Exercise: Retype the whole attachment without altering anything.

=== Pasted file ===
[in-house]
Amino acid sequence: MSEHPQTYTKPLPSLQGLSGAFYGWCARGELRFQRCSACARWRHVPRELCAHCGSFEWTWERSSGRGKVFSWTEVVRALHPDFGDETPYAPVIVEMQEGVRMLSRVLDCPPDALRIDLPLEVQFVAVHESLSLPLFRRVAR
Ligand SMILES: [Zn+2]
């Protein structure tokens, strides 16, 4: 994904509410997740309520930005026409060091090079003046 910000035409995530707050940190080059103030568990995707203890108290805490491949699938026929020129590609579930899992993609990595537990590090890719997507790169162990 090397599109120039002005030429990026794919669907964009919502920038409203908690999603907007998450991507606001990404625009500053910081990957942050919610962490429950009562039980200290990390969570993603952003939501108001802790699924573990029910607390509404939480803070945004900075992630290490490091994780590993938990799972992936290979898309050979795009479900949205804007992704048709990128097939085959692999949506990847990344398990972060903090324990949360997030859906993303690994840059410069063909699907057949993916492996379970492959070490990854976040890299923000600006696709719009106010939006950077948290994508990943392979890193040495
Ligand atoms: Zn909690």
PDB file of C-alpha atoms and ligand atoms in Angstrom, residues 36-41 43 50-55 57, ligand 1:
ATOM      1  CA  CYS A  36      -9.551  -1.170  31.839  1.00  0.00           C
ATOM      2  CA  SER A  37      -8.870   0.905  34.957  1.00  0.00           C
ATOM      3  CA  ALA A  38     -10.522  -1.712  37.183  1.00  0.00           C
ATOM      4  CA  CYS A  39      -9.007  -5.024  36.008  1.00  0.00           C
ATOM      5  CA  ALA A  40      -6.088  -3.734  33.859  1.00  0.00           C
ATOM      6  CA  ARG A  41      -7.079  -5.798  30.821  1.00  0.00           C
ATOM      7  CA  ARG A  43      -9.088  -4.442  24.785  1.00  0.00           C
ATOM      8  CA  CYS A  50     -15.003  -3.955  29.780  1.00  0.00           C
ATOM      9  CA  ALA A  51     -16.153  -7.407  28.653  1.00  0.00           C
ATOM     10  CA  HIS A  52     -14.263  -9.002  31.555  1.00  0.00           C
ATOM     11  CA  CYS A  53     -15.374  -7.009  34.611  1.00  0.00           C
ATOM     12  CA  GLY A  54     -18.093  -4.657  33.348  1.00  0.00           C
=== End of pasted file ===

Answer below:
[in-house]
Amino acid sequence: MSEHPQTYTKPLPSLQGLSGAFYGWCARGELRFQRCSACARWRHVPRELCAHCGSFEWTWERSSGRGKVFSWTEVVRALHPDFGDETPYAPVIVEMQEGVRMLSRVLDCPPDALRIDLPLEVQFVAVHESLSLPLFRRVAR
Ligand SMILES: [Zn+2]
């Protein structure tokens, strides 16, 4: 994904509410997740309520930005026409060091090079003046 910000035409995530707050940190080059103030568990995707203890108290805490491949699938026929020129590609579930899992993609990595537990590090890719997507790169162990 090397599109120039002005030429990026794919669907964009919502920038409203908690999603907007998450991507606001990404625009500053910081990957942050919610962490429950009562039980200290990390969570993603952003939501108001802790699924573990029910607390509404939480803070945004900075992630290490490091994780590993938990799972992936290979898309050979795009479900949205804007992704048709990128097939085959692999949506990847990344398990972060903090324990949360997030859906993303690994840059410069063909699907057949993916492996379970492959070490990854976040890299923000600006696709719009106010939006950077948290994508990943392979890193040495
Ligand atoms: Zn909690």
PDB file of C-alpha atoms and ligand atoms in Angstrom, residues 36-41 43 50-55 57, ligand 1:
ATOM      1  CA  CYS A  36      -9.551  -1.170  31.839  1.00  0.00           C
ATOM      2  CA  SER A  37      -8.870   0.905  34.957  1.00  0.00           C
ATOM      3  CA  ALA A  38     -10.522  -1.712  37.183  1.00  0.00           C
ATOM      4  CA  CYS A  39      -9.007  -5.024  36.008  1.00  0.00           C
ATOM      5  CA  ALA A  40      -6.088  -3.734  33.859  1.00  0.00           C
ATOM      6  CA  ARG A  41      -7.079  -5.798  30.821  1.00  0.00           C
ATOM      7  CA  ARG A  43      -9.088  -4.442  24.785  1.00  0.00           C
ATOM      8  CA  CYS A  50     -15.003  -3.955  29.780  1.00  0.00           C
ATOM      9  CA  ALA A  51     -16.153  -7.407  28.653  1.00  0.00           C
ATOM     10  CA  HIS A  52     -14.263  -9.002  31.555  1.00  0.00           C
ATOM     11  CA  CYS A  53     -15.374  -7.009  34.611  1.00  0.00           C
ATOM     12  CA  GLY A  54     -18.093  -4.657  33.348  1.00  0.00           C